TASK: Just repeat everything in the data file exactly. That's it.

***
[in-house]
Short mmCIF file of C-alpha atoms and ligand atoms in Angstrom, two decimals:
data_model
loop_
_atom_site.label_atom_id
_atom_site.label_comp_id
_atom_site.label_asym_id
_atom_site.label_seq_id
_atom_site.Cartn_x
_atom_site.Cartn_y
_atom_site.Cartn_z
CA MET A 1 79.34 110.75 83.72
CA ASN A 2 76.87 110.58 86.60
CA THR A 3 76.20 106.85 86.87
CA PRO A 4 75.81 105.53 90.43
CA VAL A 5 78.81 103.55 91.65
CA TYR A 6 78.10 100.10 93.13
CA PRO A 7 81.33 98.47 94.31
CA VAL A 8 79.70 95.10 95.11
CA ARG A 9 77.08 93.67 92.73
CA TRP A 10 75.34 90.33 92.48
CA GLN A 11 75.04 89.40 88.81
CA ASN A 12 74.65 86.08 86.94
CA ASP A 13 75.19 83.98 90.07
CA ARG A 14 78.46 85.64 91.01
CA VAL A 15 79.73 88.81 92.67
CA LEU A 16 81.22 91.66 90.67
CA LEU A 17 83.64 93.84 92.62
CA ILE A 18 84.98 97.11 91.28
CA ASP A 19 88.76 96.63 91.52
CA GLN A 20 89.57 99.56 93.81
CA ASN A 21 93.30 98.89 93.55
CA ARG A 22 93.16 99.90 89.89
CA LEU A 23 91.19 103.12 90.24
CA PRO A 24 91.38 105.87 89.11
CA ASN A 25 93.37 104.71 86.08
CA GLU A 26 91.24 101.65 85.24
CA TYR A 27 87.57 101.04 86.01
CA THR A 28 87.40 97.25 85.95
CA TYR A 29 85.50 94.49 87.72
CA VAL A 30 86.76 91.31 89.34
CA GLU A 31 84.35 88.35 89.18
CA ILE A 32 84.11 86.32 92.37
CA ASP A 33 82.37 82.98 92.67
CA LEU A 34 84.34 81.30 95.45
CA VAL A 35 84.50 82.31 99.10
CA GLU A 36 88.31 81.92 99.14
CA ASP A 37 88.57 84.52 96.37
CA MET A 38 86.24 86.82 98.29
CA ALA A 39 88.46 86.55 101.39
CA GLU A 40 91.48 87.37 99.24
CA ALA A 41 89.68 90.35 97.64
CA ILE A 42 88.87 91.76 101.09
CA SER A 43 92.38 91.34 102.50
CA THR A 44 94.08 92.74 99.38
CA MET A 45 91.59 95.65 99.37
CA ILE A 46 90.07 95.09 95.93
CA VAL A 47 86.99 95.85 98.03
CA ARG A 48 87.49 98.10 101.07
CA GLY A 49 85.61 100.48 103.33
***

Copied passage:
[in-house]
Short mmCIF file of C-alpha atoms and ligand atoms in Angstrom, two decimals:
data_model
loop_
_atom_site.label_atom_id
_atom_site.label_comp_id
_atom_site.label_asym_id
_atom_site.label_seq_id
_atom_site.Cartn_x
_atom_site.Cartn_y
_atom_site.Cartn_z
CA MET A 1 79.34 110.75 83.72
CA ASN A 2 76.87 110.58 86.60
CA THR A 3 76.20 106.85 86.87
CA PRO A 4 75.81 105.53 90.43
CA VAL A 5 78.81 103.55 91.65
CA TYR A 6 78.10 100.10 93.13
CA PRO A 7 81.33 98.47 94.31
CA VAL A 8 79.70 95.10 95.11
CA ARG A 9 77.08 93.67 92.73
CA TRP A 10 75.34 90.33 92.48
CA GLN A 11 75.04 89.40 88.81
CA ASN A 12 74.65 86.08 86.94
CA ASP A 13 75.19 83.98 90.07
CA ARG A 14 78.46 85.64 91.01
CA VAL A 15 79.73 88.81 92.67
CA LEU A 16 81.22 91.66 90.67
CA LEU A 17 83.64 93.84 92.62
CA ILE A 18 84.98 97.11 91.28
CA ASP A 19 88.76 96.63 91.52
CA GLN A 20 89.57 99.56 93.81
CA ASN A 21 93.30 98.89 93.55
CA ARG A 22 93.16 99.90 89.89
CA LEU A 23 91.19 103.12 90.24
CA PRO A 24 91.38 105.87 89.11
CA ASN A 25 93.37 104.71 86.08
CA GLU A 26 91.24 101.65 85.24
CA TYR A 27 87.57 101.04 86.01
CA THR A 28 87.40 97.25 85.95
CA TYR A 29 85.50 94.49 87.72
CA VAL A 30 86.76 91.31 89.34
CA GLU A 31 84.35 88.35 89.18
CA ILE A 32 84.11 86.32 92.37
CA ASP A 33 82.37 82.98 92.67
CA LEU A 34 84.34 81.30 95.45
CA VAL A 35 84.50 82.31 99.10
CA GLU A 36 88.31 81.92 99.14
CA ASP A 37 88.57 84.52 96.37
CA MET A 38 86.24 86.82 98.29
CA ALA A 39 88.46 86.55 101.39
CA GLU A 40 91.48 87.37 99.24
CA ALA A 41 89.68 90.35 97.64
CA ILE A 42 88.87 91.76 101.09
CA SER A 43 92.38 91.34 102.50
CA THR A 44 94.08 92.74 99.38
CA MET A 45 91.59 95.65 99.37
CA ILE A 46 90.07 95.09 95.93
CA VAL A 47 86.99 95.85 98.03
CA ARG A 48 87.49 98.10 101.07
CA GLY A 49 85.61 100.48 103.33